Hurricane Laura Lashes Louisiana, Convoy of Hope on Site
With estimates ranging from half-a-million to nearly a million people without power, hundreds of thousands with water system outages, countless homes and businesses damaged or destroyed, and at least six deaths, Laura, a Category 4 hurricane, left a devastating swath of destruction through southwest Louisiana and a portion of far eastern Texas on Thursday.
Jeff Nene, national spokesperson for Convoy of Hope, says the compassion organization had nearly 20 vehicles, including six tractor trailer loads of relief supplies, positioned to respond as soon as the storm passed. Last night and again this morning, portions of the convoy pulled into a Lake Charles, Louisiana, church parking lot to set up a command compound at one end and a point of distribution at the other.
“The point of distribution will be near the street where cars can drive through, volunteers from the church can load the supplies, and cars can drive out,” Nene says. However, he isn’t sure what the initial demand for relief supplies will be until debris is cleared from the streets. “When our guys came in last night, the water was about a foot deep, but there were trees across the roads; they had a crew out in front with chainsaws cutting a lane to get the tractor trailers and other vehicles through — we had to follow that same path.”
Currently, little is known as far as damages to AG churches in the path of Hurricane Laura as ministers evacuated from the shore area and communication from churches is only starting to trickle in. The South Texas district had about half of the churches reporting so far, with only one church reporting minor damage. The Texas Louisiana Hispanic district believes it only had two churches in the path of the storm, but the pastors had evacuated and have not yet returned. The Louisiana Ministry Network, located in Alexandria, was unable to be reached, however damage to Glad Tidings Church in Lake Charles has been posted to Facebook.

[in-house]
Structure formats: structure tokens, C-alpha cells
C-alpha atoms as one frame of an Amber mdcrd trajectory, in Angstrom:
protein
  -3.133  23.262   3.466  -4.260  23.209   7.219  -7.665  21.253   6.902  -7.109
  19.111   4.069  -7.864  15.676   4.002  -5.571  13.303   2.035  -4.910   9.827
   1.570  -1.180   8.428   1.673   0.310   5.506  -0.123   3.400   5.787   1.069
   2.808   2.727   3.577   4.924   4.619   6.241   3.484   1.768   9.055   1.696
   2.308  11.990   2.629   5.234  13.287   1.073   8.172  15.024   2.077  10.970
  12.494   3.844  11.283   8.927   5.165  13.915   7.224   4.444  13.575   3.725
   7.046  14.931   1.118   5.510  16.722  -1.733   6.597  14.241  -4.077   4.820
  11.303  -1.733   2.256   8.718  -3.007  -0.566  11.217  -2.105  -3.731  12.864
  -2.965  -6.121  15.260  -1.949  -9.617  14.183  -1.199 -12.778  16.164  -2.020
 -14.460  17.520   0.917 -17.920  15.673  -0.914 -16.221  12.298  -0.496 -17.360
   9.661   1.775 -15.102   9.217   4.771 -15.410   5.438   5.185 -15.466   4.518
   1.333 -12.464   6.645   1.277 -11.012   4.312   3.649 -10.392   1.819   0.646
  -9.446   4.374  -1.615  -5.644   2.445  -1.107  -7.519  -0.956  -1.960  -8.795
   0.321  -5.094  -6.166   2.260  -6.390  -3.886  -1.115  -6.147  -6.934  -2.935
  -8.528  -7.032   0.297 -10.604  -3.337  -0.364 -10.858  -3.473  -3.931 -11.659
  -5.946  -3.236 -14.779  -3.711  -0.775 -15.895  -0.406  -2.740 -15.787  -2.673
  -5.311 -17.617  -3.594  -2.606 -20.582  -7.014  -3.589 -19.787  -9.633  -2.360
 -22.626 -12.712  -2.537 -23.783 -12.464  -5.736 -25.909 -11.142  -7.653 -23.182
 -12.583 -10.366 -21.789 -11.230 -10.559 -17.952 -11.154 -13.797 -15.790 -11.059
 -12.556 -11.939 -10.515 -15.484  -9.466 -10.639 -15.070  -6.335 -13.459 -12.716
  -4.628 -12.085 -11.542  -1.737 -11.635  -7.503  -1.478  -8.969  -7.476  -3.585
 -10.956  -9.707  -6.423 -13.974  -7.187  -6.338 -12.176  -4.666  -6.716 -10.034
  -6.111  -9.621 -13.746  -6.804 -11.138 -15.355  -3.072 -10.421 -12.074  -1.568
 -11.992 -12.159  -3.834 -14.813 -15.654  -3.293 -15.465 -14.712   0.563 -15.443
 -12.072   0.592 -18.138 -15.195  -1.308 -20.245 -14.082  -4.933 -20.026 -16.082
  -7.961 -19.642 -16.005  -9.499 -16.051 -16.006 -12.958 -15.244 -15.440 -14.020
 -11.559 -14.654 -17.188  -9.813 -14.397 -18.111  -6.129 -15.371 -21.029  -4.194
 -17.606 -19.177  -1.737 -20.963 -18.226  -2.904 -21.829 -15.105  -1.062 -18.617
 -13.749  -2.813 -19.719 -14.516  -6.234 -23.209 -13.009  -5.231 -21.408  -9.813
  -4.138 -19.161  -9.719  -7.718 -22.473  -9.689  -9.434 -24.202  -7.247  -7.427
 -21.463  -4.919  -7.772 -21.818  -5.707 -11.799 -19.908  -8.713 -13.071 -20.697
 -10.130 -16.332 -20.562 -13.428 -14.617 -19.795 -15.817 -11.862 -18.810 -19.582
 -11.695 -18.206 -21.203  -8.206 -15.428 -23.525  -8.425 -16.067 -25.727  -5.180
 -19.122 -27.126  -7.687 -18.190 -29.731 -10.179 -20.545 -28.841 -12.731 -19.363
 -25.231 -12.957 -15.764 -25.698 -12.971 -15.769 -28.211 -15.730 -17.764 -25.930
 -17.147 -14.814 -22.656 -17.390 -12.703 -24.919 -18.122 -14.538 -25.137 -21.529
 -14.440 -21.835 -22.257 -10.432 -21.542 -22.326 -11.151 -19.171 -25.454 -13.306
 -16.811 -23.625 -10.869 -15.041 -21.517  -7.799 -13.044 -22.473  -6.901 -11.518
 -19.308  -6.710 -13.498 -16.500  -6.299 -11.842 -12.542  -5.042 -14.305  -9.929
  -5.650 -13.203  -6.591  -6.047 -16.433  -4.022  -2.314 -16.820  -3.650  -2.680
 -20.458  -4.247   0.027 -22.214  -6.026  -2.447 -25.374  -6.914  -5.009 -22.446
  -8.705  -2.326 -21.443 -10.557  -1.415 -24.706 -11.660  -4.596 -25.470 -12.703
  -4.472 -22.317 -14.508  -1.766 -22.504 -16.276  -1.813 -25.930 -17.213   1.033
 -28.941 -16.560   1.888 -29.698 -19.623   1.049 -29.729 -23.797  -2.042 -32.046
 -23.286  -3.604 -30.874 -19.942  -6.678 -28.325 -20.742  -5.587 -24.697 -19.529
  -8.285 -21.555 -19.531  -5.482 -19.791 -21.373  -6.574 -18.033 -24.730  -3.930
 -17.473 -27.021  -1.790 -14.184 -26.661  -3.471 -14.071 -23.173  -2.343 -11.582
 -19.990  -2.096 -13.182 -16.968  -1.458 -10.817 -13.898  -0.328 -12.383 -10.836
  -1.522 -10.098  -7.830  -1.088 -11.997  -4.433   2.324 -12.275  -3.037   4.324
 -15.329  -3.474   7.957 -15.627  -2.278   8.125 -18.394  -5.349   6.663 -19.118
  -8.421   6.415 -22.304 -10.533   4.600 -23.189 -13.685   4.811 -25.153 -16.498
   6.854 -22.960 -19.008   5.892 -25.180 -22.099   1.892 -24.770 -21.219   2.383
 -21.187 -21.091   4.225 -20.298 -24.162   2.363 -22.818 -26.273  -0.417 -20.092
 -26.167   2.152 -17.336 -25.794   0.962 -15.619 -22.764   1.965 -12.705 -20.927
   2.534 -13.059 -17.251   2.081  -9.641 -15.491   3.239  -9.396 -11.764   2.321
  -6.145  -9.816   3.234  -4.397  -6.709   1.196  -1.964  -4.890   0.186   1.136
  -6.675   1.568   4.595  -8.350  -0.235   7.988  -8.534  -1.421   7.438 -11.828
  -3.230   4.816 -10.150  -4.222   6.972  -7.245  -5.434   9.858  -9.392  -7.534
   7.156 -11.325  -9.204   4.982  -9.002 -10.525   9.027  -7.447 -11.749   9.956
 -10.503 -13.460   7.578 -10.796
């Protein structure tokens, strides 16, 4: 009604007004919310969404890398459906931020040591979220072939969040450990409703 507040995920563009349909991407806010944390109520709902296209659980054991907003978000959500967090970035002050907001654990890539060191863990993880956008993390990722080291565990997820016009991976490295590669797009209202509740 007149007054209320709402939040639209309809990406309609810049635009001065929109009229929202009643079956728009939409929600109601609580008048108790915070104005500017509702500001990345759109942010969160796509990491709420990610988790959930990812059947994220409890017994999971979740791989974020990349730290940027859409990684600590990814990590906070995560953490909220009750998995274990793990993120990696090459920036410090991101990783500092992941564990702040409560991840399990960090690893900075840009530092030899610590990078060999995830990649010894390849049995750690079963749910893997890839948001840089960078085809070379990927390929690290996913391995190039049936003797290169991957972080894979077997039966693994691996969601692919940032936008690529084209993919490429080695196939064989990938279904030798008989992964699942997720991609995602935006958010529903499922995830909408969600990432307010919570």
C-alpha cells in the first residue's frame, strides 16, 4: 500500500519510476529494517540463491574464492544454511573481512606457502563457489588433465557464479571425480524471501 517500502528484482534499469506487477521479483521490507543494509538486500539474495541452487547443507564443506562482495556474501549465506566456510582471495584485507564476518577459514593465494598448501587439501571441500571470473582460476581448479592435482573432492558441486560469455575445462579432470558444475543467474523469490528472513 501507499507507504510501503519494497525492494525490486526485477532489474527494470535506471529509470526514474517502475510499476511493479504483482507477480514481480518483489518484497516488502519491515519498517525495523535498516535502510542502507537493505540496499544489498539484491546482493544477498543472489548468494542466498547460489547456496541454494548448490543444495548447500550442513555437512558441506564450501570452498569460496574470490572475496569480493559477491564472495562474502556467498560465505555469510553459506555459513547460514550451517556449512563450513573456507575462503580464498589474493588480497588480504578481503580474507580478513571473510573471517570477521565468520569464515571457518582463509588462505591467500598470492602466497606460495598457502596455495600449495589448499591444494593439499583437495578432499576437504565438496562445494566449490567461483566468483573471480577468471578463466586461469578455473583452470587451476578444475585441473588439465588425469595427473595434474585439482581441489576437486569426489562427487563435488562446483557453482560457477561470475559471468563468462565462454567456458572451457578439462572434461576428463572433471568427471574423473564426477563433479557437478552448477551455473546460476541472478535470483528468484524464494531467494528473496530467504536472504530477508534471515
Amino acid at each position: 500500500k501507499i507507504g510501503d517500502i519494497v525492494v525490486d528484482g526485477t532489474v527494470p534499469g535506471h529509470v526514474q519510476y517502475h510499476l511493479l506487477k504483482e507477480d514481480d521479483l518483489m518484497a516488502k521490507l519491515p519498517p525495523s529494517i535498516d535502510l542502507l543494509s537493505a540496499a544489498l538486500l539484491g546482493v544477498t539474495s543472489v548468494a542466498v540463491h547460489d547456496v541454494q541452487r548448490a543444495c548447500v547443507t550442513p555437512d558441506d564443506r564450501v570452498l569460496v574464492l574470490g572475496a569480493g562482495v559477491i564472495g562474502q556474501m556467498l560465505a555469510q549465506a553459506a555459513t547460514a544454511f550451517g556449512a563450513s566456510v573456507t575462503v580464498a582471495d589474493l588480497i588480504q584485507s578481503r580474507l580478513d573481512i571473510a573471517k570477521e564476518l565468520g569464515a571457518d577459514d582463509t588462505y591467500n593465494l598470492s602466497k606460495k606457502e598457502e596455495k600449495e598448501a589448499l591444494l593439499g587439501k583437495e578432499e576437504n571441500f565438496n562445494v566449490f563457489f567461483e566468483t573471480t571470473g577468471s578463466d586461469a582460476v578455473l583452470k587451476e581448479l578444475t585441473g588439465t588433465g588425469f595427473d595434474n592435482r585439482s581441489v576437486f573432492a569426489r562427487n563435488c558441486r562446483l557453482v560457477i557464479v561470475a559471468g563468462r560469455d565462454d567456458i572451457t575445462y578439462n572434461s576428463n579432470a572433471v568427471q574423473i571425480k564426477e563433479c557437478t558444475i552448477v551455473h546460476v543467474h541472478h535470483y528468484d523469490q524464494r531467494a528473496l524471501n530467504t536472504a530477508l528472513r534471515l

Damage to other AG churches in Lake Charles as well as communities and churches within a 50-mile radius (possibly further) is almost a certainty as Lake Charles is without power or water, and Nene reports damage is widespread.
“Coming into town, it was pretty much a blanket (of destruction),” he says. “Anywhere you look, there is going to be needs — it’s going to be a big process for us, a big response, and it’s going to take us some time.”
Nene says that as Convoy of Hope is continuing to respond to the COVID crisis, they have run out of trucks and had to hire trucking companies to transport some of the relief supplies to Louisiana. But he doesn’t expect for Convoy to be leaving Louisiana anytime soon.
“We have about 200,00 pounds of relief supplies here now and a truckload of ice coming in later today — and that’s just today,” Nene says. “Now that we’ve established a hub, we may start setting up smaller hubs in the community — though there may also be churches coming in with their vans and trailers and picking up supplies and taking them into neighborhoods.”
For those wanting to assist Convoy of Hope, but can’t travel, Nene says there is a big need for baby kits with diapers and wipes along with hygiene kits.
Individuals, groups, churches, and companies can help by purchasing supplies and assembling kits. To find a list of approved items, instructions, and to register, go to convoyofhope.org/kits. Once registered, a Convoy of Hope staff member will be in contact to answer questions and provide drop off information.
For an AG Disaster Relief video message from AG General Superintendent Doug Clay and Convoy of Hope President Hal Donaldson, click here.